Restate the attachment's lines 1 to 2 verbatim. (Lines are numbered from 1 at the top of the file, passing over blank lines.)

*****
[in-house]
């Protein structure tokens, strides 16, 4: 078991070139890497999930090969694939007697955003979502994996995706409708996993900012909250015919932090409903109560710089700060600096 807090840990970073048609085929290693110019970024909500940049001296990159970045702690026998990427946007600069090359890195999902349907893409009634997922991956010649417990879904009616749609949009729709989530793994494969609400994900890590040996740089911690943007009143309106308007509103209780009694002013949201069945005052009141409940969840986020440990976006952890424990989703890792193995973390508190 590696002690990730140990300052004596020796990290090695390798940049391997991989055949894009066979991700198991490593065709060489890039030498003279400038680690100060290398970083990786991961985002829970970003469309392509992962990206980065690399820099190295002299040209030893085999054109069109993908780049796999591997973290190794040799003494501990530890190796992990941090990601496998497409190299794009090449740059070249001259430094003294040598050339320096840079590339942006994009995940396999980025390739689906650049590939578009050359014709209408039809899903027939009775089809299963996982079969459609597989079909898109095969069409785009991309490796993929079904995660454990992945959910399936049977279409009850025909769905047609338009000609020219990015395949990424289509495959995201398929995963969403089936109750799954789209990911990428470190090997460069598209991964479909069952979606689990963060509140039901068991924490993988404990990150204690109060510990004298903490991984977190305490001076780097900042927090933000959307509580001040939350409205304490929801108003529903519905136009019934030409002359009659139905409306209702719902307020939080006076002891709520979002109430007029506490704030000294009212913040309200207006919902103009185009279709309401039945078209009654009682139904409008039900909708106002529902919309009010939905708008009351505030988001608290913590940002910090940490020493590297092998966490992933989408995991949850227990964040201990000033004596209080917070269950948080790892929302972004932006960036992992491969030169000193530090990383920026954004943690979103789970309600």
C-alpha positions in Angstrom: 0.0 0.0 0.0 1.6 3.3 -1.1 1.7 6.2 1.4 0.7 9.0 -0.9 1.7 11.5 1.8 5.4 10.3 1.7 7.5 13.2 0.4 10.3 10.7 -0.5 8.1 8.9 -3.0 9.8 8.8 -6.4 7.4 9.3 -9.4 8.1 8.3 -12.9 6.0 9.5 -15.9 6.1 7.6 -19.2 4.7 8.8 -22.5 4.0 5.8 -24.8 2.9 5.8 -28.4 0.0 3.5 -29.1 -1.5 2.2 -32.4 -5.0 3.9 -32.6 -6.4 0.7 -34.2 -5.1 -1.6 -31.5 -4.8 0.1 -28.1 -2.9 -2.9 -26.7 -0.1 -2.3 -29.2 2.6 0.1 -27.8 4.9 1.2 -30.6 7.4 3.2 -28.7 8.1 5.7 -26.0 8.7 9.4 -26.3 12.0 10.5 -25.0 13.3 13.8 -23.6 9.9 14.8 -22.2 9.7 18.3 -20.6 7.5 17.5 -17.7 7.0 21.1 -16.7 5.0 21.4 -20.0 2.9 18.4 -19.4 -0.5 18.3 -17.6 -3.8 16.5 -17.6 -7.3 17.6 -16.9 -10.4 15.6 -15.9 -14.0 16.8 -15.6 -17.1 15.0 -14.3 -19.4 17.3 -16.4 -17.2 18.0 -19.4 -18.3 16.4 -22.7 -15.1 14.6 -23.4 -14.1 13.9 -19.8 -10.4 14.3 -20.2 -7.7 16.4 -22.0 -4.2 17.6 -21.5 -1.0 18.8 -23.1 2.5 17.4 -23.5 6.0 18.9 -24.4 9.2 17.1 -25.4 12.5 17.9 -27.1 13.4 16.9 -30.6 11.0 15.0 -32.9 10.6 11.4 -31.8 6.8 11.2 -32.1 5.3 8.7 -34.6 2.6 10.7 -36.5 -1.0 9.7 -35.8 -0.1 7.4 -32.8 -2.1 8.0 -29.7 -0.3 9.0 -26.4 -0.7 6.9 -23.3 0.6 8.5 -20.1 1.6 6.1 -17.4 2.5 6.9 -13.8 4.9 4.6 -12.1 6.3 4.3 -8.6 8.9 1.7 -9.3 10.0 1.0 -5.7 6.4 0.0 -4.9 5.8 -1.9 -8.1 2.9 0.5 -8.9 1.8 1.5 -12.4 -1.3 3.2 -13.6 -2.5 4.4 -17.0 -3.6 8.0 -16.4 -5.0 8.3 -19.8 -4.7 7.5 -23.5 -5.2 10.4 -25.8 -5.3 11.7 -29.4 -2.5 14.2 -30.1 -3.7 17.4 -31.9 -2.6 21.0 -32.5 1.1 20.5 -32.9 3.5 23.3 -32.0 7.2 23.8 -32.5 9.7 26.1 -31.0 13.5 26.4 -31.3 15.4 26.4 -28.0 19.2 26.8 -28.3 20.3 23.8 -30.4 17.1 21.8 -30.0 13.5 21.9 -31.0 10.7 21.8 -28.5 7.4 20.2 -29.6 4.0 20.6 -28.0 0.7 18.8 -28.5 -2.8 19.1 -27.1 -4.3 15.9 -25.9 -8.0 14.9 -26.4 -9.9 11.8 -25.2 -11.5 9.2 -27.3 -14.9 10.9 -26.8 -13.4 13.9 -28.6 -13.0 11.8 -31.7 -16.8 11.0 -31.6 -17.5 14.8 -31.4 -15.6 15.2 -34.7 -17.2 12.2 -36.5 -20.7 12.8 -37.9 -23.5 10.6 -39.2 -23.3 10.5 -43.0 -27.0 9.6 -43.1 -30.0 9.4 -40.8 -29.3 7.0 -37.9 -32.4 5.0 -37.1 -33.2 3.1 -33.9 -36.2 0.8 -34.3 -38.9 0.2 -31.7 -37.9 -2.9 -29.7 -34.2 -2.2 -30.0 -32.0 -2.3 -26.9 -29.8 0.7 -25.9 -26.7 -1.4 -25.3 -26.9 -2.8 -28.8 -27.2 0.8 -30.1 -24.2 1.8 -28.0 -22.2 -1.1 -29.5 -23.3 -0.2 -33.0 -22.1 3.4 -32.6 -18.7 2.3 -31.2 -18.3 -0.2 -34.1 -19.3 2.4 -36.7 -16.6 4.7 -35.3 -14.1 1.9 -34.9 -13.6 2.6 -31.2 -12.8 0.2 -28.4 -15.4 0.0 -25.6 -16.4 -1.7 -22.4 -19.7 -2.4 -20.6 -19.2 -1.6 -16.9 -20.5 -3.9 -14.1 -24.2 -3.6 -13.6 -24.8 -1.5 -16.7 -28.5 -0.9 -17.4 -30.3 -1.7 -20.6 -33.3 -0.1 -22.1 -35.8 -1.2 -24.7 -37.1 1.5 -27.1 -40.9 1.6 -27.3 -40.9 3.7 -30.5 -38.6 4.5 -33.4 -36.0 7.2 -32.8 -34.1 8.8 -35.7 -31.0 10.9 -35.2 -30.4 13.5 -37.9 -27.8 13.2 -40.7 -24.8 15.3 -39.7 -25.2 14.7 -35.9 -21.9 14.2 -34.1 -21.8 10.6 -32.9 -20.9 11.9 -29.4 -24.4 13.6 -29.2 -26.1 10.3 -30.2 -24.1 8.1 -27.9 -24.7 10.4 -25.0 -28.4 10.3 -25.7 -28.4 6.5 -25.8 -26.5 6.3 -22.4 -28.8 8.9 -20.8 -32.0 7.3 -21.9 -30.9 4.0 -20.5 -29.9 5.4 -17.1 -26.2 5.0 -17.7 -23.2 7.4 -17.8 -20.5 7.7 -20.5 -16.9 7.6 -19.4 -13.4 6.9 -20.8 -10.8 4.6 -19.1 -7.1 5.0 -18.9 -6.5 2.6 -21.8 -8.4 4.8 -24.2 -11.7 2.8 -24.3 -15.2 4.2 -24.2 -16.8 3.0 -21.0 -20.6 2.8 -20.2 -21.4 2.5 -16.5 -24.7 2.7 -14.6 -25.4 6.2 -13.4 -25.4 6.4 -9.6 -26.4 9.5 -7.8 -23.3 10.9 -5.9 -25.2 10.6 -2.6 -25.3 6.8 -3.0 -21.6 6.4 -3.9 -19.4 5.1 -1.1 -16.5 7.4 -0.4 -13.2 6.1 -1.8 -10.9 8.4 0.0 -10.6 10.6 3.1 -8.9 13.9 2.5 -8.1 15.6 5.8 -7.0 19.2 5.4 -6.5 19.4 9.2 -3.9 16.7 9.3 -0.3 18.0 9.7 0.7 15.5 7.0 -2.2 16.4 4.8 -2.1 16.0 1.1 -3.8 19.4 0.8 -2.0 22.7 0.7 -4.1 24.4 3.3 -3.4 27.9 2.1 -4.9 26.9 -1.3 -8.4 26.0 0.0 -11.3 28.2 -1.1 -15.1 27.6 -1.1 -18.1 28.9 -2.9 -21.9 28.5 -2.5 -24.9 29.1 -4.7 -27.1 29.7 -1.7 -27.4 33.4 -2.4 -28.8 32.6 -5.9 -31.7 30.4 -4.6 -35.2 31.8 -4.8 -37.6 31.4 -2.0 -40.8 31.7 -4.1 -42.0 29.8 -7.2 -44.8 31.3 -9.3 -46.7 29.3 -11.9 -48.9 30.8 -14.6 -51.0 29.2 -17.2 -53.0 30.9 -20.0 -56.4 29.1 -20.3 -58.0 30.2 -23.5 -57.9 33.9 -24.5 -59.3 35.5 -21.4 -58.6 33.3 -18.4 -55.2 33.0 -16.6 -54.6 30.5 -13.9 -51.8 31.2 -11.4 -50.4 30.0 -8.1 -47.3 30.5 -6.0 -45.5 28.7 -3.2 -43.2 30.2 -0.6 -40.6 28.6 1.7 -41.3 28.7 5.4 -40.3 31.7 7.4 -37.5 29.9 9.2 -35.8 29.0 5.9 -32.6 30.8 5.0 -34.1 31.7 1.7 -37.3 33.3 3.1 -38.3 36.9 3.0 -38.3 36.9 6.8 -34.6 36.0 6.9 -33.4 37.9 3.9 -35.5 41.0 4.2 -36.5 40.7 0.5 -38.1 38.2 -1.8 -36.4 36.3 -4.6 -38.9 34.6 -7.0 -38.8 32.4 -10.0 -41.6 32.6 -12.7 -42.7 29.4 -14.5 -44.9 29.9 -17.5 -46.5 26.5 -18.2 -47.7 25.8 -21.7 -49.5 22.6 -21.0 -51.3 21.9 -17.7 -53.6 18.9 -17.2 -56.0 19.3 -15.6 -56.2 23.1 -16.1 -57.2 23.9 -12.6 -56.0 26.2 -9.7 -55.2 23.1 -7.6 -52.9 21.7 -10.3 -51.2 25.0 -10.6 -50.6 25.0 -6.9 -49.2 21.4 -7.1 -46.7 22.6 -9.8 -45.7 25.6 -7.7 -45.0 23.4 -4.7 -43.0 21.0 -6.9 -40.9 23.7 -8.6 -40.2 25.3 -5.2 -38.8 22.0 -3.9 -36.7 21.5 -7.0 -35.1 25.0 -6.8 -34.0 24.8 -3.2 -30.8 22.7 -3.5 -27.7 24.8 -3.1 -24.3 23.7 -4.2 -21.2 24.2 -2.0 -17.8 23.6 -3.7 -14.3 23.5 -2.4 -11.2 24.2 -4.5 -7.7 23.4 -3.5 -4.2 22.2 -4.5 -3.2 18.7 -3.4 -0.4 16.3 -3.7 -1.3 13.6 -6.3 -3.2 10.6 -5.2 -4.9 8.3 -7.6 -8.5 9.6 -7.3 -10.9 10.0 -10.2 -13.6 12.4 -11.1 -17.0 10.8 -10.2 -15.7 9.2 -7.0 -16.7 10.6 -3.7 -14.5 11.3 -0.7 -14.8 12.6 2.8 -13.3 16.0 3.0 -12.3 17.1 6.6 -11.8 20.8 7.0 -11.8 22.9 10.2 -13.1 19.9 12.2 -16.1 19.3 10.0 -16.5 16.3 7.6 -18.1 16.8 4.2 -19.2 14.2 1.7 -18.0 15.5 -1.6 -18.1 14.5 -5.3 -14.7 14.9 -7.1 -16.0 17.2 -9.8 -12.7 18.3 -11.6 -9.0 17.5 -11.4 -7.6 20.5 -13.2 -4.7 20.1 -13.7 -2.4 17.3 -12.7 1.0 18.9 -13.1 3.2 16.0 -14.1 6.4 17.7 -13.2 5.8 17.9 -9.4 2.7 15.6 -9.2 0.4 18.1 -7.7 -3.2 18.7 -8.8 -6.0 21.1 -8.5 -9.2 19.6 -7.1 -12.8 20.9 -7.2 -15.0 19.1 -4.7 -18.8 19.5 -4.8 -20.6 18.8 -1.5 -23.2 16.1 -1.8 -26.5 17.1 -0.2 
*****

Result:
[in-house]
């Protein structure tokens, strides 16, 4: 078991070139890497999930090969694939007697955003979502994996995706409708996993900012909250015919932090409903109560710089700060600096 807090840990970073048609085929290693110019970024909500940049001296990159970045702690026998990427946007600069090359890195999902349907893409009634997922991956010649417990879904009616749609949009729709989530793994494969609400994900890590040996740089911690943007009143309106308007509103209780009694002013949201069945005052009141409940969840986020440990976006952890424990989703890792193995973390508190 590696002690990730140990300052004596020796990290090695390798940049391997991989055949894009066979991700198991490593065709060489890039030498003279400038680690100060290398970083990786991961985002829970970003469309392509992962990206980065690399820099190295002299040209030893085999054109069109993908780049796999591997973290190794040799003494501990530890190796992990941090990601496998497409190299794009090449740059070249001259430094003294040598050339320096840079590339942006994009995940396999980025390739689906650049590939578009050359014709209408039809899903027939009775089809299963996982079969459609597989079909898109095969069409785009991309490796993929079904995660454990992945959910399936049977279409009850025909769905047609338009000609020219990015395949990424289509495959995201398929995963969403089936109750799954789209990911990428470190090997460069598209991964479909069952979606689990963060509140039901068991924490993988404990990150204690109060510990004298903490991984977190305490001076780097900042927090933000959307509580001040939350409205304490929801108003529903519905136009019934030409002359009659139905409306209702719902307020939080006076002891709520979002109430007029506490704030000294009212913040309200207006919902103009185009279709309401039945078209009654009682139904409008039900909708106002529902919309009010939905708008009351505030988001608290913590940002910090940490020493590297092998966490992933989408995991949850227990964040201990000033004596209080917070269950948080790892929302972004932006960036992992491969030169000193530090990383920026954004943690979103789970309600």